by Hannah Ryan
Diminutive though Lindsey Jordan – better known as Snail Mail – may be, her stage presence at Thekla in Bristol this week was anything but. Bathed in a melancholy blue light, she appeared, alongside her band, with little fanfare and introduced herself in the briefest of terms before diving straight into the odd little guitar riff for which her ‘Heat Wave’ has garnered immense acclaim.
After the release of Lush – her raw, teenaged debut – in the throes of this year’s summer, Jordan has perhaps become best known for the emotional vulnerability of her lyricism and the curious blend of intimacy and tragedy that courses through her music. Such vulnerability, such open wounds, were clearly on display at Thekla as Jordan delivered almost every line of ‘Heat Wave’ with a mix of venom, passion, and sombreness. Both sincerity and bitterness came in waves on Wednesday evening, as Jordan exclaimed that she ‘hopes whoever it is holds their breath’ around a former lover, before lamenting that she knew she once did the same – just as ‘Heat Wave’ reached the closest thing it has to a chorus.
Having begun the show with arguably her most popular – and most accessible for those not of the gloomy indie rock persuasion – Jordan then began to lead us further along in her journey through obsessive first love to the festering heartbreak left in the wake of its end. In between toying with the idea of finally abandoning an uncertain love – ‘I’m sorry babe that’s not where I’m at/I shouldn’t be here when you get back’ – and emptying her devastation out through her guttural vocal delivery, Jordan also toyed a little with her audience. After asking if any of us had seen A Star is Born, she launched into a rendition of ‘Shallow’ so husky that even Bradley Cooper’s bedraggled Jackson Maine would struggle to hold his own against her. Jordan’s version, however, was all too short-lived and, while her wrestles with agony and desire on ‘Golden Dream’ and ‘Speaking Terms’ resonated deeply, I occasionally found myself craving a studio recording of her ‘Shallow’.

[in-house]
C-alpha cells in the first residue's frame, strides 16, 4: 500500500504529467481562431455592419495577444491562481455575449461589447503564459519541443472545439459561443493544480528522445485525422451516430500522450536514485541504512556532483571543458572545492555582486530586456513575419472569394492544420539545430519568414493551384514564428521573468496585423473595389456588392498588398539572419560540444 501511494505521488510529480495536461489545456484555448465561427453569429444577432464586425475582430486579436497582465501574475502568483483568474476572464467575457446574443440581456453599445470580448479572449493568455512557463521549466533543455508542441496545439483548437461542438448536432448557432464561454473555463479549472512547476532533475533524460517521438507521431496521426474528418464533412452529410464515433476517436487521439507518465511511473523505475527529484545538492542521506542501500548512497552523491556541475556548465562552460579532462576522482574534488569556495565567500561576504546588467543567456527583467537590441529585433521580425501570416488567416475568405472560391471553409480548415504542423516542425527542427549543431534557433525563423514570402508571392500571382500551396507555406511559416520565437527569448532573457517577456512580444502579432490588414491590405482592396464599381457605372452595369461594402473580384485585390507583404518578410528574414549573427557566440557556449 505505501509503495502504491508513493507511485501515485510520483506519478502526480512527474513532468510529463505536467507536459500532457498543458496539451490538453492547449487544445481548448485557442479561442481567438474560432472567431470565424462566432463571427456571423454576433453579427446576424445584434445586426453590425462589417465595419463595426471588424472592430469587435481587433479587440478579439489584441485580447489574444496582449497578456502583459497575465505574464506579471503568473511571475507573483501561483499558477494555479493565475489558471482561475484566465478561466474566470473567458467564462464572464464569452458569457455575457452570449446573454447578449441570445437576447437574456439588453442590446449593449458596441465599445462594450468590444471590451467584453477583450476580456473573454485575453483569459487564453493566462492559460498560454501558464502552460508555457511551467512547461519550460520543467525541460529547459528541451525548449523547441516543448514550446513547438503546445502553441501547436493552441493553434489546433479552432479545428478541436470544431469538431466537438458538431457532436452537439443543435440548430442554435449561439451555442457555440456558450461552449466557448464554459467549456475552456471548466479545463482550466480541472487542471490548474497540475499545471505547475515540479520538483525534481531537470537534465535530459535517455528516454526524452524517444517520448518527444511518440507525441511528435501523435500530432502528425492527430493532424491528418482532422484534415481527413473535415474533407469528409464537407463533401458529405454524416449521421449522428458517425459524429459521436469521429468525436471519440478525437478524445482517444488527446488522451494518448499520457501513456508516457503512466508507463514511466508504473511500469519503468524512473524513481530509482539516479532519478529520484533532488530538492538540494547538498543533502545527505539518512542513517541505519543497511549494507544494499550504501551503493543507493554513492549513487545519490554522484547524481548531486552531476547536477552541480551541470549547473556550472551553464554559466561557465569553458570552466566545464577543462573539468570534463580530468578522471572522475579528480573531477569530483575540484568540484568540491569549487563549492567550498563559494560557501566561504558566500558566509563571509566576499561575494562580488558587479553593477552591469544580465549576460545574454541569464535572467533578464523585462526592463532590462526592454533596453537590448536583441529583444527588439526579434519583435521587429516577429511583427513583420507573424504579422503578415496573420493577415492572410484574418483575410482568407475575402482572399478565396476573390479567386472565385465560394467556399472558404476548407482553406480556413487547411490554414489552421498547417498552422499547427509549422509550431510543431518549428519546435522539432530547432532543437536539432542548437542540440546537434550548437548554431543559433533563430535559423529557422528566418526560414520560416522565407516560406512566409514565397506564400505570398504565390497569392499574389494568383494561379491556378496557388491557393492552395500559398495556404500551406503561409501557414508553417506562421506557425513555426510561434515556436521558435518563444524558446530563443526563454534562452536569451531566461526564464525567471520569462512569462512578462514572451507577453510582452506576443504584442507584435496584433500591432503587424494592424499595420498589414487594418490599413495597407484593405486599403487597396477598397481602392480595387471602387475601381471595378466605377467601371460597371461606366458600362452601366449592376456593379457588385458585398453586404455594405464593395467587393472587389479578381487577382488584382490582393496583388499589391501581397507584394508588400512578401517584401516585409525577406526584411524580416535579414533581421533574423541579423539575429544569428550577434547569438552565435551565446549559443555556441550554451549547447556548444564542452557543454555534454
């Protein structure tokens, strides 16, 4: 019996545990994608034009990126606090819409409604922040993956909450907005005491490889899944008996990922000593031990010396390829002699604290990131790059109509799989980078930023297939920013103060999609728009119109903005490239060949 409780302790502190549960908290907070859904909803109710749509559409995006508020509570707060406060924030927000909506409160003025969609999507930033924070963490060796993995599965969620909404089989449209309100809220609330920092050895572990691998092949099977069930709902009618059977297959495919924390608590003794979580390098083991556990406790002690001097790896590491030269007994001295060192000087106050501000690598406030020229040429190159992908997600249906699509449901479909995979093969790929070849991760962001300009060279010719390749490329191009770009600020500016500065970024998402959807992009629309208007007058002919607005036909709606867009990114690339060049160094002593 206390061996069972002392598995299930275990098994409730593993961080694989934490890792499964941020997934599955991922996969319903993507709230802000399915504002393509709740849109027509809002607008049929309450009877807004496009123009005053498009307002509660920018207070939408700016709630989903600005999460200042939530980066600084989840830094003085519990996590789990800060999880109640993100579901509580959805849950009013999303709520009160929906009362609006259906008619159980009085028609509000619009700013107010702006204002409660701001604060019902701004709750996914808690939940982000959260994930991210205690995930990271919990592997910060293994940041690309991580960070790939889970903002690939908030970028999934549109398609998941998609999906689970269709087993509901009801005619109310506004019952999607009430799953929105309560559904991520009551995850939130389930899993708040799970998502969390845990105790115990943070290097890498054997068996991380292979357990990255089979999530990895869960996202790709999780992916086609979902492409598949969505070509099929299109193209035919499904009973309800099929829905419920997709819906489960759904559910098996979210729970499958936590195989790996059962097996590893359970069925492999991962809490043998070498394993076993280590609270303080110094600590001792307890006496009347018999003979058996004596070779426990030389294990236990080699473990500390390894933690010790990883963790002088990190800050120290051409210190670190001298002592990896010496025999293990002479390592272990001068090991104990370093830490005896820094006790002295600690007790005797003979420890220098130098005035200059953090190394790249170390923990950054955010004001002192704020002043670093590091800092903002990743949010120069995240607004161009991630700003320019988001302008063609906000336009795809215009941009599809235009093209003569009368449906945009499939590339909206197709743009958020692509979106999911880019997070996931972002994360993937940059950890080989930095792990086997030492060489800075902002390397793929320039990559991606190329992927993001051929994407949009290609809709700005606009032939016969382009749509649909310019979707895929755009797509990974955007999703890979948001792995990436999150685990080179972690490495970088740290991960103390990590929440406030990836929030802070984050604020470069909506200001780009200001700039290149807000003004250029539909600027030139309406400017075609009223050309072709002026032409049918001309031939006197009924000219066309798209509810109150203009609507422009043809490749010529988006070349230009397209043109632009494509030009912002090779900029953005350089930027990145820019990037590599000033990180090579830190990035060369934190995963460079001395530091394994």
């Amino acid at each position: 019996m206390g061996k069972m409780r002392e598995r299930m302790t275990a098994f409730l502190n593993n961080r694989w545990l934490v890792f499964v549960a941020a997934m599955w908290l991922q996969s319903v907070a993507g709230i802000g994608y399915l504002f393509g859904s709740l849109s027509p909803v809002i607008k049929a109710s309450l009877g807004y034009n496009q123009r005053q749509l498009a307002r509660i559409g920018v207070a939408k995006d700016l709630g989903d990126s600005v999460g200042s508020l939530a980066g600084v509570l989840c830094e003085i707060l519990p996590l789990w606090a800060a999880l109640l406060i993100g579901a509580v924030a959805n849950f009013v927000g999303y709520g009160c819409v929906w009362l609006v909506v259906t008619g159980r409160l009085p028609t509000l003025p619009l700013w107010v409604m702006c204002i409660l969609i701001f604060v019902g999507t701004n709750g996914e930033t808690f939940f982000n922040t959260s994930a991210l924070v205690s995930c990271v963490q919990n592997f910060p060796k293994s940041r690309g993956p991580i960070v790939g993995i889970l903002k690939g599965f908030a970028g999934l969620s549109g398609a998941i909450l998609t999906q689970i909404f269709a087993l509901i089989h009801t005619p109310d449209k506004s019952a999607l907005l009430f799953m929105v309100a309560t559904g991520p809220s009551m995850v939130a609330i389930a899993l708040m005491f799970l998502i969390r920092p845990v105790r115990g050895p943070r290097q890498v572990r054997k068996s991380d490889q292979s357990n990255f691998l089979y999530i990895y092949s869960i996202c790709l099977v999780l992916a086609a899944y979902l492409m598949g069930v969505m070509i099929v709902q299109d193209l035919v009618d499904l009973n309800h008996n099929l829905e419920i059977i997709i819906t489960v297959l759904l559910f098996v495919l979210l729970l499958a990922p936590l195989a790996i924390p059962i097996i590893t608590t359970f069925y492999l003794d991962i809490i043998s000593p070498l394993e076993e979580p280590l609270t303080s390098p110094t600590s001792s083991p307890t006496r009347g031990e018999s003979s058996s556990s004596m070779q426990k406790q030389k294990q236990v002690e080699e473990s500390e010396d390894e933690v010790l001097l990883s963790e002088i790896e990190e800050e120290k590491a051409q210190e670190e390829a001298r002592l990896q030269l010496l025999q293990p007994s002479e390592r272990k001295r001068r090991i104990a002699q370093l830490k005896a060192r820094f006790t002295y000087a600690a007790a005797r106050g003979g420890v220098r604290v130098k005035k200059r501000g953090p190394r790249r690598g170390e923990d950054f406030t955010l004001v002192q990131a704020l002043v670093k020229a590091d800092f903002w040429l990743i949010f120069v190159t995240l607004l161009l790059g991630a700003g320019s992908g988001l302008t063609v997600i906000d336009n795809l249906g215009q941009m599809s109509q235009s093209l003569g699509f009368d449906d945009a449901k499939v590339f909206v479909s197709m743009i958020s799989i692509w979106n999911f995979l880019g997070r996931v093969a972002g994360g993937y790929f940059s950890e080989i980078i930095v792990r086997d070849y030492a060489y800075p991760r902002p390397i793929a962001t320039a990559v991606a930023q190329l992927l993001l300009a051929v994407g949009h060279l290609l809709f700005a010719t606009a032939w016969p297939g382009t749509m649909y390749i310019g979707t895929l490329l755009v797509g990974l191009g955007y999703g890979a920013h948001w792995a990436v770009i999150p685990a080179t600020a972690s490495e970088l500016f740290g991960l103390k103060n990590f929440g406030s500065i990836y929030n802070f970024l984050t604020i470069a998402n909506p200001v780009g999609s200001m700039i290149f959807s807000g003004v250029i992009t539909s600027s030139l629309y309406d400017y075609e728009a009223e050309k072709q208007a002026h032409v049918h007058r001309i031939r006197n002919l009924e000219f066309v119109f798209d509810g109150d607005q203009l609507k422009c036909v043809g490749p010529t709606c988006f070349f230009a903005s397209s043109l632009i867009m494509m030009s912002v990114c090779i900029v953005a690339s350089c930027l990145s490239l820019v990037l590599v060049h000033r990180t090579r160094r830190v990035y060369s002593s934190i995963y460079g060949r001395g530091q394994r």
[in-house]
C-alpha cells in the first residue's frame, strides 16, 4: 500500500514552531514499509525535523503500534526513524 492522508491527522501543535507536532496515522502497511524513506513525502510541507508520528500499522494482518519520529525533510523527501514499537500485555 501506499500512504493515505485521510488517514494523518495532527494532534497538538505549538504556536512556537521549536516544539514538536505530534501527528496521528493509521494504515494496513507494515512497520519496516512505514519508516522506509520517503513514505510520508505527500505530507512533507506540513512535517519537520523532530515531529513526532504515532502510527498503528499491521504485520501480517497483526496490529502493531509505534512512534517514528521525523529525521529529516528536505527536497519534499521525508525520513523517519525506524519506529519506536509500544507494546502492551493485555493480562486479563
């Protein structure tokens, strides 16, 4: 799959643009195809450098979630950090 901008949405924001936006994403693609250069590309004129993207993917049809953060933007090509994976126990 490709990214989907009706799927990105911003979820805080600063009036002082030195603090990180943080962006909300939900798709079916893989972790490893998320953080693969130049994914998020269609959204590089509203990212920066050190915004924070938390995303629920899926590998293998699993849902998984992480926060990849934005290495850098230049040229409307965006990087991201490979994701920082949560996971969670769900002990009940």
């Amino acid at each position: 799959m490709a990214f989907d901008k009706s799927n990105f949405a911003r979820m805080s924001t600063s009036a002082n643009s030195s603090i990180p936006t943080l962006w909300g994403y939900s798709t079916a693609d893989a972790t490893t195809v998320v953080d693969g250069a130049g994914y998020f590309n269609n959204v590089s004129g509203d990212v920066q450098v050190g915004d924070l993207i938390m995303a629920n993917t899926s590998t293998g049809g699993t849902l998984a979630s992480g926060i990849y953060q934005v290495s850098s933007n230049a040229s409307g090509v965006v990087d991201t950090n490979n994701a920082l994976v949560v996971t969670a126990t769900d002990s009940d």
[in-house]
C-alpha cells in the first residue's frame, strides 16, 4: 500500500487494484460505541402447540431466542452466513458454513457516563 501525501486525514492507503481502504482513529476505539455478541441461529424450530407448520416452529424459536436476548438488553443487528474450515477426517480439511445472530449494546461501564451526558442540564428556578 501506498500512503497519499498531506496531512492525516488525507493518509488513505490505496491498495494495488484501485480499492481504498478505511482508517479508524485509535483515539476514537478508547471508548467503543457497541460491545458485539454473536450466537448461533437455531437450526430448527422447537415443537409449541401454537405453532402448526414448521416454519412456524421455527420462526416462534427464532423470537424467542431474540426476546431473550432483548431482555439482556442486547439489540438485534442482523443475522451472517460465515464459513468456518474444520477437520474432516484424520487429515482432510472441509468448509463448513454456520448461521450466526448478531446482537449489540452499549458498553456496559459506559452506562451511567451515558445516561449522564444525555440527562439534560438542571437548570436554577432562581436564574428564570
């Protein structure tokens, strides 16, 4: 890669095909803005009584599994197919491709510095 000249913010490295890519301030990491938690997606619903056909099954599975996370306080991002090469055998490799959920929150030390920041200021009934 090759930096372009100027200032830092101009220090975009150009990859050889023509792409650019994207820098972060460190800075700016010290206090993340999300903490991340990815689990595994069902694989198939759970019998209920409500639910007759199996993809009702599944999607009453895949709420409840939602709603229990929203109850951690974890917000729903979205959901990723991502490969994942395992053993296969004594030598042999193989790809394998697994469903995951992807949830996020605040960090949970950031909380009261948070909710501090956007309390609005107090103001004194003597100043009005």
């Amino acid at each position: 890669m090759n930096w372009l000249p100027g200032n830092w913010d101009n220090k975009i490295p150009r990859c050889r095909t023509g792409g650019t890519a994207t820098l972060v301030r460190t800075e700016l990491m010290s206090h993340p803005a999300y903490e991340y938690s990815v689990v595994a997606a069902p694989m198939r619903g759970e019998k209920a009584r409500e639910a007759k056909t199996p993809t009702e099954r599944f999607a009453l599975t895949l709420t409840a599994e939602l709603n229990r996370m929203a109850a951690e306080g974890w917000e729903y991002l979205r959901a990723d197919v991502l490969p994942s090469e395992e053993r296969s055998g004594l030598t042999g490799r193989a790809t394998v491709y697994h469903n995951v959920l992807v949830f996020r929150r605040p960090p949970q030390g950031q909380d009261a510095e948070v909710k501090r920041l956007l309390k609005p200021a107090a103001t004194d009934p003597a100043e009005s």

Snail Mail’s set ended with Jordan alone on stage, as she cast a rather lonely – yet equally self-assured – shadow in the dimming lights. Though the entirety of Lush may be described as an album made of heartache, it is on ‘Anytime’ that the extent of Jordan’s suffering is truly conveyed. With just a few solemn chords on a guitar to accompany her embittered cries, Jordan repeatedly wonders if the subject of ‘Anytime’ ever loved her before coming to the conclusion that still, she’ll be there – anytime. This, ultimately, is the thesis of Snail Mail’s debut; when you fall in this kind of all-consuming, adolescent love, you’ll put yourself through hell for just a sliver of another person’s affections.
Jordan’s ability to create an atmosphere filled with despair, sensuality, and poignancy all at once is not to be underestimated – at nineteen, as Snail Mail, she is capable of creating a show that evokes a range of emotions so broad that even her older contemporaries would struggle to compete. If this is only the beginning, then the upcoming era of Snail Mail is surely to be revered.